More from Chicago Bears News
- Franchise tag and transition tag windows open for Chicago Bears and NFL
- How the Chicago Bears can control the running back market in 2023
- The Chicago Bears can own the city of Chicago moving forward
- Chicago Bears NFL Combine Preview: Quarterback
- 7 best free agent tackle options for Chicago Bears
After going toe-to-toe with the NFC champion Atlanta Falcons last week, the Chicago Bears took a major step back in their Week 2, 29-7 loss to the Tampa Bay Buccaneers. Things didn’t look right at all from the start for the Bears (0-2), and only got worse as the game progressed. The team shot themselves in the foot with eight penalties, a number of dropped passes, and a slew of bonehead turnovers that led to 20 Tampa Bay points. All three phases failed to pull their weight, and now fans in the Windy City are wondering if they will have to endure another playoff-less season once again. There probably is no need to do so, but let’s take a look at Chicago’s grades for Week 2.
Don’t let Mike Glennon’s 301 passing yards deceive you. The three turnovers the Bears’ quarterback committed came at crucial points in the first half, and were major in preventing Chicago from making this game competitive. Glennon actually had the offense in position to get at least a field goal on their first drive of the game, but threw an interception into double coverage. Later, the five-year veteran lost a fumble, then ended his turnover hat trick with a pick-six. Glennon was too conservative with the ball, especially on third downs when he threw passes way short of the first-down marker. He also stared down his receivers, and didn’t read his progressions. If this keeps up, there may be a Mitchell Trubisky sighting in the very near future.
Granted, Jordan Howard and rookie Tarik Cohen combined for only 16 carries, but to total only 20 yards on the ground is just pathetic. Howard was listed as questionable prior to the game with a shoulder injury, and one can only wonder if that had an ill effect on his performance. Cohen did add eight catches for 55 yards to his stat line, but when rushing found himself running backwards and doing too much at times trying to make a big play.
Wide Receivers/Tight Ends
Kendall Wright led the Bears’ wide receivers and tight ends with seven receptions for 69 yards. Unfortunately, Wright, and many of the other receivers, had a number of dropped passes. With Chicago running thin with pass catchers, no one proved to be worthy of being the offense’s No. 1 target against the Bucs.
The Bucs’ defense recorded only one sack, but it resulted in one of the four turnovers committed by the Bears in the first half. For the rest of the afternoon, Chicago’s offensive line had trouble keeping Tampa Bay out of the Glennon’s face. Oh yeah, there was also that measly 20 yards the offense gained on the ground.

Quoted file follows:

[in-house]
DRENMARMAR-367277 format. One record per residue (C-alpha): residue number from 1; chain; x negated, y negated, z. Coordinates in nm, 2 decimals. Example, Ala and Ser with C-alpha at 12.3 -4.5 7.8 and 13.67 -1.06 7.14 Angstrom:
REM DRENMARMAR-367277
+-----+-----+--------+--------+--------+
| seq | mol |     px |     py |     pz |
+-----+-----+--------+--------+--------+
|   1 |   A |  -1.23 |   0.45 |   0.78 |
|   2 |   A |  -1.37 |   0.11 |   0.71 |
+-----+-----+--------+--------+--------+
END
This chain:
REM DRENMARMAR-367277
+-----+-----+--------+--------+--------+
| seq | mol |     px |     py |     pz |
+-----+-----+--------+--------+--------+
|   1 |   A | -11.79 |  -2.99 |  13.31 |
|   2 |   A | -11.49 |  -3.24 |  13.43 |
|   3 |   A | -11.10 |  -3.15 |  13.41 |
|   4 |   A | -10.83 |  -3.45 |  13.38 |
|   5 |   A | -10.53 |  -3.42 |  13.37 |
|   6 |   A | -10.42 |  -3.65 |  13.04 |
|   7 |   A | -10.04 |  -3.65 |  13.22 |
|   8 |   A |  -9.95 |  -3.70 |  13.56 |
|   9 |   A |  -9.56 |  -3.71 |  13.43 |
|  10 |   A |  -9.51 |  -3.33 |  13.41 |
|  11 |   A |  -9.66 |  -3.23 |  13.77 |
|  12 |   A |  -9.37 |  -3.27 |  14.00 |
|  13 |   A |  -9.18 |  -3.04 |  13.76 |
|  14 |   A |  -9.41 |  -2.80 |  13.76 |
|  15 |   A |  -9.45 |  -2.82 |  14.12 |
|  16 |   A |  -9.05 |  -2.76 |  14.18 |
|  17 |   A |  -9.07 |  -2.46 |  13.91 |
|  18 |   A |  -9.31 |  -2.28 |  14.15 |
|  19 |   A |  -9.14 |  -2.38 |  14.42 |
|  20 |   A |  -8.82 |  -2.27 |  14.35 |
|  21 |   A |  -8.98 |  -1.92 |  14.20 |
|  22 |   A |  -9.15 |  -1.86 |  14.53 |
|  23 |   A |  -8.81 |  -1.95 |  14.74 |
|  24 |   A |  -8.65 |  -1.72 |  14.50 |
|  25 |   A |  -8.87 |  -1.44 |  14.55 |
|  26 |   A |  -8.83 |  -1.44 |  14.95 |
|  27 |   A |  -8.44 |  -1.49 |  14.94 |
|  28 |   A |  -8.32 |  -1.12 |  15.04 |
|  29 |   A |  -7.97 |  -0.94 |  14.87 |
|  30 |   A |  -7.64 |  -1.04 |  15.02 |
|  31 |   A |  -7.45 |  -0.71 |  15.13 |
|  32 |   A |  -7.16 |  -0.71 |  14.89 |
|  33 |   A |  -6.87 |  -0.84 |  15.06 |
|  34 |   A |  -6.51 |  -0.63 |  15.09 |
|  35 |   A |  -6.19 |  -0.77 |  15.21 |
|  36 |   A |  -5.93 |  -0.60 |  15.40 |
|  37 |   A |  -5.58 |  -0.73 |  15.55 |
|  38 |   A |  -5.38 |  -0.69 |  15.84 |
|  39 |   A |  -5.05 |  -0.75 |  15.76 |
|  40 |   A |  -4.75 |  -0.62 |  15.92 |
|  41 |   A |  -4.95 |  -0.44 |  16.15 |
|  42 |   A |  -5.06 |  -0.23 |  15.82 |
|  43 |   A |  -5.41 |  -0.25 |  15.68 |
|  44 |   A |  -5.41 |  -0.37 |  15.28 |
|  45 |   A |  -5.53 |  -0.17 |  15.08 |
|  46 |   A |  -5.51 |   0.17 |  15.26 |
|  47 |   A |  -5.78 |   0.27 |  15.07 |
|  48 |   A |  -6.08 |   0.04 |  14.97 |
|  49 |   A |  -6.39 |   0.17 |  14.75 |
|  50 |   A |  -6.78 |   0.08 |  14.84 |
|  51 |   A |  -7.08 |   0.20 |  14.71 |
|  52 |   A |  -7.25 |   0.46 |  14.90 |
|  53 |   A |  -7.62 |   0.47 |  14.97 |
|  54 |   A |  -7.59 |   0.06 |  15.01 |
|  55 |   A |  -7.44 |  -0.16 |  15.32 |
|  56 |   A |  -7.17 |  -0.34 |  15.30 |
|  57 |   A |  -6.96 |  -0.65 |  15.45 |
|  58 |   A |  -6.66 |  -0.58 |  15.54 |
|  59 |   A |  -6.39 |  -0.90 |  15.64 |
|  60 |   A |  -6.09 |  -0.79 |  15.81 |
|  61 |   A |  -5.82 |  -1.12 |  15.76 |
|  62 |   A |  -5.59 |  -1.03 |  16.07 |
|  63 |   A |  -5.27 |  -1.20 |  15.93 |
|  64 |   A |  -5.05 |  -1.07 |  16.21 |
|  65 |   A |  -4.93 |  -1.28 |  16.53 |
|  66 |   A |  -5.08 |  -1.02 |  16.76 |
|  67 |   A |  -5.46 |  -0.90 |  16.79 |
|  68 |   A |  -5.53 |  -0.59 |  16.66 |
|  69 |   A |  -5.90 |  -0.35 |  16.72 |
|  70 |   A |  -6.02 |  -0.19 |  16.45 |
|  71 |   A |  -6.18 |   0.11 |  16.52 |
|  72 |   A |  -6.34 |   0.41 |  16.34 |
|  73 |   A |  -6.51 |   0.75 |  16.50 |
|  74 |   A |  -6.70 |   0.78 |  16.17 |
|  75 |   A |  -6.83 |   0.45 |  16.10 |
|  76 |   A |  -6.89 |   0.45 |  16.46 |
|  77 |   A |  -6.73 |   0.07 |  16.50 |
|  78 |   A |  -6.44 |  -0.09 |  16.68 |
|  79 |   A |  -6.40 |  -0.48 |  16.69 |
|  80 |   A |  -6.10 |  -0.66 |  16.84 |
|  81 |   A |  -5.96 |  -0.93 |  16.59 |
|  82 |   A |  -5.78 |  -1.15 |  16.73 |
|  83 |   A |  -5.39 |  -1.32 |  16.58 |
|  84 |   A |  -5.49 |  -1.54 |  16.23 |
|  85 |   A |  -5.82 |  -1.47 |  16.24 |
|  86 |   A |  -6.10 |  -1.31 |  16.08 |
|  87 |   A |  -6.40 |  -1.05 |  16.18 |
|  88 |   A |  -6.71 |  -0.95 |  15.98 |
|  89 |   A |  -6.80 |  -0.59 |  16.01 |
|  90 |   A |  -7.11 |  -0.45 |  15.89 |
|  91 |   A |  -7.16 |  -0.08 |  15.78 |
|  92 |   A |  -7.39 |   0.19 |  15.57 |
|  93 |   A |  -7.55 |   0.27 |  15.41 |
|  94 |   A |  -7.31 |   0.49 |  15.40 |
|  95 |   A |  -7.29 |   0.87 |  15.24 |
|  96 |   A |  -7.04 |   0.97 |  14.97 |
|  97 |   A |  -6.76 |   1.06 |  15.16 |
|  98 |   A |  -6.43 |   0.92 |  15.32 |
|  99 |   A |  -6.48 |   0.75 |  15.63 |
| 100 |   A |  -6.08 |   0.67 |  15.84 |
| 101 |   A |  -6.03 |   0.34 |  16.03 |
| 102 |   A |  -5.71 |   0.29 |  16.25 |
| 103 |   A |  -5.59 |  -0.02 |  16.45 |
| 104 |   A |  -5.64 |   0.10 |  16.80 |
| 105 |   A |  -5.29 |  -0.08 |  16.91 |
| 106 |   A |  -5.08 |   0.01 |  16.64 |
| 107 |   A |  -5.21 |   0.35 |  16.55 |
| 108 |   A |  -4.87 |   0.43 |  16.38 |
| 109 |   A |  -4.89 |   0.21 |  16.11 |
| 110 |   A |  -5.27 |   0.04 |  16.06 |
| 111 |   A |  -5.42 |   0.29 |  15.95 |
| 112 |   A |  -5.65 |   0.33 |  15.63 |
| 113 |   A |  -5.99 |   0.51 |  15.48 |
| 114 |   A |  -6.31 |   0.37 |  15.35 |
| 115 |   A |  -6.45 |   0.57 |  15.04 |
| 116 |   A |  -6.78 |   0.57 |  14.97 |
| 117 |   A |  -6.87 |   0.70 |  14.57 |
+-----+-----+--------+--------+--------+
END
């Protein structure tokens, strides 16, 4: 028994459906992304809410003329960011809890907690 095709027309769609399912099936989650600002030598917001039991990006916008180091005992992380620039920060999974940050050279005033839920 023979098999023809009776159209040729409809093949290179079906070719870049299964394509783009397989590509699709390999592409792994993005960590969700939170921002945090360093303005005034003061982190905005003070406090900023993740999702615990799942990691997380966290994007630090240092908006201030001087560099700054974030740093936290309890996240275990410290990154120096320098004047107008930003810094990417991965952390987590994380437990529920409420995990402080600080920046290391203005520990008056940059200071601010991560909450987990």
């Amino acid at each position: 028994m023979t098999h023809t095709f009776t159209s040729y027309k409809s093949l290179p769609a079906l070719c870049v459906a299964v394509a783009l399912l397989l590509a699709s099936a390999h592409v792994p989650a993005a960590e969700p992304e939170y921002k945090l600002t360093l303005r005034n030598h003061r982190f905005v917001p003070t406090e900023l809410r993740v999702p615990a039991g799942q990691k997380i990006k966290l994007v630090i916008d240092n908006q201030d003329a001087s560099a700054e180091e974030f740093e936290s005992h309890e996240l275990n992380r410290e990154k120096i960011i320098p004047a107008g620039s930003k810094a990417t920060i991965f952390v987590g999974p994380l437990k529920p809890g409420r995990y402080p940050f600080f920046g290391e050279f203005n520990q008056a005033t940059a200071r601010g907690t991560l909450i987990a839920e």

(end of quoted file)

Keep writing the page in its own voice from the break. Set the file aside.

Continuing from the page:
Not much penetration was made at the line of scrimmage by the defensive line. Tampa Bay’s offensive front was able to open up enough lanes for their running backs to rush for a combined 116 yards and a touchdown, helping the Bucs win the time of possession battle.
In the first half, Danny Trevathan was flagged for two holding penalties, while Willie Young was called for one hold of his own. All three of the penalties negated stops on third downs, keeping Tampa Bay’s drives alive and resulted in points being put on the board. And it’s never a good sign when your starting secondary leads the defense in tackles for the game.
Bucs quarterback Jameis Winston didn’t have a 300-yard passing day like he did in the two previous games against the Bears, but he was efficient enough to move the ball on this secondary. Mike Evans appeared to be too much for Chicago’s cornerbacks, hauling in seven balls for 93 yards and a touchdown. There were times when Tampa Bay’s receivers did get behind the defense, but the last line of defense lucked out with overthrown passes.
Obviously, the one thing that killed the performance of the special teams on Sunday was the turnover caused by Cohen. His decision to try to pick up a punt and run while Bucs defenders surrounded him resulted in a lost fumble. This put the defense in at tight position, and Tampa Bay scored a touchdown on the ensuing play. The rookie pretty much killed all momentum in the game for the Bears.
The eight penalties committed by the Bears is definitely a reflection of the discipline (or lack thereof) that’s being taught by the Bears’ coaching staff. There’s still the question of the offensive play calling, and reasoning for not having Glennon be more aggressive in the passing game. You also have to wonder why in a situation where your team is losing late in the game, why Trubisky wasn’t put in to get some regular-season experience.